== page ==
rose to move, as an Amendment, that it be read a second time that day six months. He admitted that the right hon. Gentleman who had in- troduced the measure (Mr. Walpole) deserved the thanks of the House for endeavouring to grapple with this question, and for the sincere desire which he had evinced to remedy the evils arising out of the existing law of church rates. He (Sir John Trelawny), however, thought that these attempted remedies were only—to use a phrase of Sir John Dodson's in the evidence before the Church-rate Committee—like "changes of posture upon an uneasy bed," and he believed that nothing short of the total abolition of church rates would meet the difficulties of the case. However ingenious the devices proposed for amending the law, none of them satisfied the nature of the complaint, and he believed that, unless Parliament should allow the voluntary principle free scope, they would never accomplish the end they had in view. His course would be to contrast the two measures. As to his own measure, it did just what was necessary and no more, and was so simple that he who ran might read, while he thought that the measure of the right hon. Gentleman was full of difficulties and complications. The very first clause, for example, of the right hon. Gentleman's Bill, which defined the meaning of the word "owner," enabled a person who was a trustee for others, or who had only a life interest in an estate, to bind his successors in perpetuity to the payment of church rates. This, he contended, amounted to a little less than an act of confiscation. It would be far more just even to place the charge on the Consolidated Fund, which was, however, very properly objected to. Ought a Protestant trustee or owner of an interest for a brief period to tie the hands and bind the estates of Catholic or Nonconformist families? Again, he held that it was not desirable in these days to increase the number of endowments. They ought not to "crystallize" belief, as it was called; for no one could tell what in a hundred years' time the be-belief of this country might be; very likely it would be the same, but he would not prejudge the question by creating new endowments for the existing establishments. He contended, moreover, that the measure was in direct contravention of the principle of the Mortmain Act, and he foretold that it would be successfully opposed exactly in the same manner as ministers' money in Ireland—which had been abolished—and the annuity tax in Scotland. He objected, again, on the ground that it made the church rates a prior incumbrance, next to tithes, and he wanted to know on what ground the right hon. Gentleman was going to encroach on the rights of those who had already got a charge upon landed property by interposing this prior encumbrance. He objected again that the Bill constituted a corporation consisting of the churchwardens and the incumbent. It appeared to him that the old institution of churchwardens was quite sufficient for the purpose; but the incumbent was now to be mixed up with the churchwardens, and the consequence would be to bring the clergy into more frequent collisions with their parishioners on these questions of church rates. He objected again to the Bill because it abolished or suppressed, in a great degree, the constitutional and useful control exercised by vestries. As it was, the laity had not sufficient action in the Church, and this Bill was intended still further to limit their power. It was said that the Dissenters who did not pay had no right to attend the vestry; but he thought it might often produce a happy feeling on the part of Dissenters on behalf of the Church if they were allowed to attend the vestries. But this Bill tended to check Dissenters from attending; for if they were once compelled to sign a certificate that they were Dissenters they would be prevented from afterwards drawing back from the position they were thus compelled to take up. If this Bill passed into a law how many landowners, he should like to know, would be willing to put their hands into their pockets in order to relieve Dissenters from the impost of the rate? He apprehended very few. It would be felt by sincere supporters of church rates that a voluntary subscription in the way of a charge on land, in order to get rid of church rates and relieve Dissenters of what it was I said they were bound to pay, would be like playing the Dissenters' game; finding, them, as it were, "powder and shot." Practically, then, he considered the plan calculated to perpetuate church rates in parishes where they were now levied, and to revive an agitation in a number of parishes where they had long ceased to exist. In these last the Bill actually held out an incentive to young and zealous ministers to endeavour to get one rate; since, if Dissenters then exempted themselves by the declaration under the Bill, they might forfeit their votes, and thus future rates might be sanctioned by majorities. He believed also that disputes would arise between landlords and tenants, and that Dissenters were in as good a position at the present moment as they would be under the Bill, since the mode of successfully resisting rates was day by day coming to be better understood. He said the Bill proceeded on a supposition that was false in itself; that it proceeded on a supposition that the land was chargeable with church rate, though that was so obviously fallacious that he was certain no lawyer in the House would venture to maintain it. A noble Lord in "another place" once said that the title to church rates was as indefeasible as the title of any gentleman in the land. But how could that be, when the decision in the first Braintree case was, that the churchwardens could not make a rate of themselves; and in the second Braintree case. that the churchwardens and a minority of the vestry combined could not make a rate? By the existing law a rate must be approved by a majority of the vestry. Such was the decision of the House of Lords. Then, again, they were very different from tithes—the right of recovering in respect of church rates being only theoretical instead of practical as in the case of tithes. In the case of tithe there was a remedy by distress, and even by seizing the land of defaulters. Not so in church rate. You might indict a county for non-repairs of a bridge, or a parish for non repair of a road. But there was no common law sanction in the case of a church rate, the remedy being in theory pro salute animæ. The occupier only was liable for church rate. If the occupier abandoned his tenement, the owner was not liable. Owners were only liable in respect of what they occupy, and executors are not liable in respect of church rates due from deceased persons. Land, therefore, as such, was not liable, but land was merely a "test of the ability" to pay rates. The whole theory was, and is, that a man pays for what he gets, and this grew up at a time when all were of one religion, or pretended so to be, and when dissent was treated as a crime by numerous Acts, in the days of Elizabeth and others. What could be more easy than resistance to church rates under the present law? There were five principal grounds upon which church rates might be objected to: that the rate might be illegal; that it was illegally made; that a person was not fairly assessed; that he was assessed in respect of property for which he was not liable; and that a rate was unnecessary; and, according to Dr. Lushington, in any case which came before a magistrate, it was only necessary for the party summoned to use these words:—"I dispute the validity of this rate," in order to take the whole question out of the magistrate's hands, and carry it into the Ecclesiastial Courts. The case was then taken from the magistrate's court to the Ecclesiatical Courts; thence to the Common Law Courts—the Court of Queen's Bench and the Court of Exchequer, and eventually to the House of Lords. Then it got back to the Consistory Court and the Court of Arches, and lastly to the Committee of Privy Council. The remedy in the case of resistance was a farce. The Church followed the recalcitrant through legal swamps and quagmires, and midst briars and thorns, scarifying herself and earning little credit, and found at last that she was hunting a will-o'-the-wisp, for in the end Dissenters were sure to come off victoriously. The Bill offered exemptions on terms of registering dissent. Was that gracious or wise? Dissenters were, many of them, disposed to attend, under favourable circumstances, such as when a minister, of views approaching their own, happens to be the incumbent, or happens to preach. Once compel the Dissenter to register his dissent, and human nature would keep him estranged. Thus he would lose the benefit of the service of the Church, and his subscription would be lost, and perhaps his nonconformity fixed for ever. Why treat Dissenters as persons so peculiar as to require exceptional legislation? Either the voluntary principle might be trusted or not. But it was unwise to trust it by halves. "One volunteer was better than a pressed man." Dissenters should be encouraged to "come in" to the Church, not irritated and extruded by a brand of disconformity, which was unkind and unchristian, and, in a worldly sense, impolitic. With regard to what the right hon. Gentleman (Mr. Walpole) had said upon the subject of pew-rents, he 'Sir John Trelawny) entirely agreed with him. He thought that an opportunity ought to be given to the working classes to attend any religious communion which they considered upon the whole to represent the feelings they entertained. The services of the Nonconformists, in this repect, were hardly estimated as they deserved, The right hon. Gentleman ought to have remembered that but for the Dissenting chapels the working classes would not have the means of publicly worshipping God at all; the number of sittings provided by the Established Church being only 5,317,515 sittings in 14,077 churches and chapels, whilst the number provided by the Dissen- ters reached very near that amount, being 4,894,648 sittings in 20,300 chapels. Believing that the measure would be inadequate to accomplish the object it had in view, that it was founded upon injustice, being a measure of confiscation, and that it was calculated to perpetuate litigation on the one hand, and create fresh litigation on the other, he could not recommend the House to adopt the Bill in its present form; and under those circumstances he conceived it to be his duty to move, as an Amendment, that the Bill be read a second time that day six months.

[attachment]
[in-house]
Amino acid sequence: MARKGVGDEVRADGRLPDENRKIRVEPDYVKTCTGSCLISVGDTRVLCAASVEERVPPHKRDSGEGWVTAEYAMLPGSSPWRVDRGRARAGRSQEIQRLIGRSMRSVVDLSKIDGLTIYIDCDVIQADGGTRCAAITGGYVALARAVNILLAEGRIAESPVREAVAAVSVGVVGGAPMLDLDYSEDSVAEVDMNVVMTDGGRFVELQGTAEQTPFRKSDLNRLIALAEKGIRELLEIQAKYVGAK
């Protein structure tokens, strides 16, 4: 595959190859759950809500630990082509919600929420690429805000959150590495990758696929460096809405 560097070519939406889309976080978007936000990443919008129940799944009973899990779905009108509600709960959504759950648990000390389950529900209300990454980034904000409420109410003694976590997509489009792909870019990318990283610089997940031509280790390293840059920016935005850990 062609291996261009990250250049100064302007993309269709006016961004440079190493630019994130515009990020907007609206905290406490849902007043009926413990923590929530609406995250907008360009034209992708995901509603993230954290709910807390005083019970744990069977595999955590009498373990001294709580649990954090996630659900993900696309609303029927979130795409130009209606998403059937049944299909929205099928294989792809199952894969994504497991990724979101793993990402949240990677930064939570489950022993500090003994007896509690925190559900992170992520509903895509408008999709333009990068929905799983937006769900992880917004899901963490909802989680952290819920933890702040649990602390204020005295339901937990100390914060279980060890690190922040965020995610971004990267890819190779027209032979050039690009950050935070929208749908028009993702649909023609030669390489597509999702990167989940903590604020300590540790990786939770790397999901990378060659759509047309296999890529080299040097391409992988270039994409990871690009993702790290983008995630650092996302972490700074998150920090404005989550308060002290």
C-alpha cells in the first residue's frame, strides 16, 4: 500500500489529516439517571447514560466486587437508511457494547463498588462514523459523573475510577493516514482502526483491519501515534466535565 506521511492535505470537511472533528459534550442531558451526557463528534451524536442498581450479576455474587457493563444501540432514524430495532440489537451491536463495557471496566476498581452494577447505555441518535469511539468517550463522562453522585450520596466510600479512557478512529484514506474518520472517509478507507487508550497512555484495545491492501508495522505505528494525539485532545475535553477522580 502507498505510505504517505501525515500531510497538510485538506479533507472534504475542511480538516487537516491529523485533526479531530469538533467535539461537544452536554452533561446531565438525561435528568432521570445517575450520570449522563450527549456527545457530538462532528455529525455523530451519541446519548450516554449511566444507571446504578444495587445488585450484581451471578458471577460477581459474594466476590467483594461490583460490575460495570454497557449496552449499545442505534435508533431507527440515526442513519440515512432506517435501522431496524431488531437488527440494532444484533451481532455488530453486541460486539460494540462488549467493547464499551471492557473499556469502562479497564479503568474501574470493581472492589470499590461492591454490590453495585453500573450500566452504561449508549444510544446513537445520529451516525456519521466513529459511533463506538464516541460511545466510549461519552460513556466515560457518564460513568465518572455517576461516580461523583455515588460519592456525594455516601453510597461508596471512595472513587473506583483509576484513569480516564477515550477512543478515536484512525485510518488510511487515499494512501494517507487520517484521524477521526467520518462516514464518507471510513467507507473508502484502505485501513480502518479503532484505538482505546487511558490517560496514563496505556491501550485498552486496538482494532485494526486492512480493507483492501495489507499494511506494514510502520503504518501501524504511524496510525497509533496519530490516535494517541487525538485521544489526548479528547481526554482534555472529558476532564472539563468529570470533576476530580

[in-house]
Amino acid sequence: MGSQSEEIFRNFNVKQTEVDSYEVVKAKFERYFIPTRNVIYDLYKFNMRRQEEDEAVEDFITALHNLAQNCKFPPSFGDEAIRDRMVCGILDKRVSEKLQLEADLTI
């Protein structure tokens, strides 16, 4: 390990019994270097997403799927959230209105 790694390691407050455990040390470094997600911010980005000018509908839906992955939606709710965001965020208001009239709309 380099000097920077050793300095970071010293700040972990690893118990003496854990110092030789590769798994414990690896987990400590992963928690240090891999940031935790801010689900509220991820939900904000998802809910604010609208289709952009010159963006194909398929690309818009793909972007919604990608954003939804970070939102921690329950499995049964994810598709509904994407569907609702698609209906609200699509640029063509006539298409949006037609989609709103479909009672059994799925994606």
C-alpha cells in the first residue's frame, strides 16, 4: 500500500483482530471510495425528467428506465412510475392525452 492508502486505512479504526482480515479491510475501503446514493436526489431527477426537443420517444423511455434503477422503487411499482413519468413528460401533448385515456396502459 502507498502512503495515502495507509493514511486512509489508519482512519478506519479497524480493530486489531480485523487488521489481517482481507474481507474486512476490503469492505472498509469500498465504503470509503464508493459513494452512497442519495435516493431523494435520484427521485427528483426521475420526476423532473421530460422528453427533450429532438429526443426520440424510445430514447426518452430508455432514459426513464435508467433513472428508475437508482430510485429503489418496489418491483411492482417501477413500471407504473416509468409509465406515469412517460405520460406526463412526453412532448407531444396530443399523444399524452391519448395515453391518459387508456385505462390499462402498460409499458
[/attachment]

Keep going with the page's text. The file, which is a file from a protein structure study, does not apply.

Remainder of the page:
Amendment proposed, to leave out the word "now," and at the end of the Question to add the words "upon this day six months."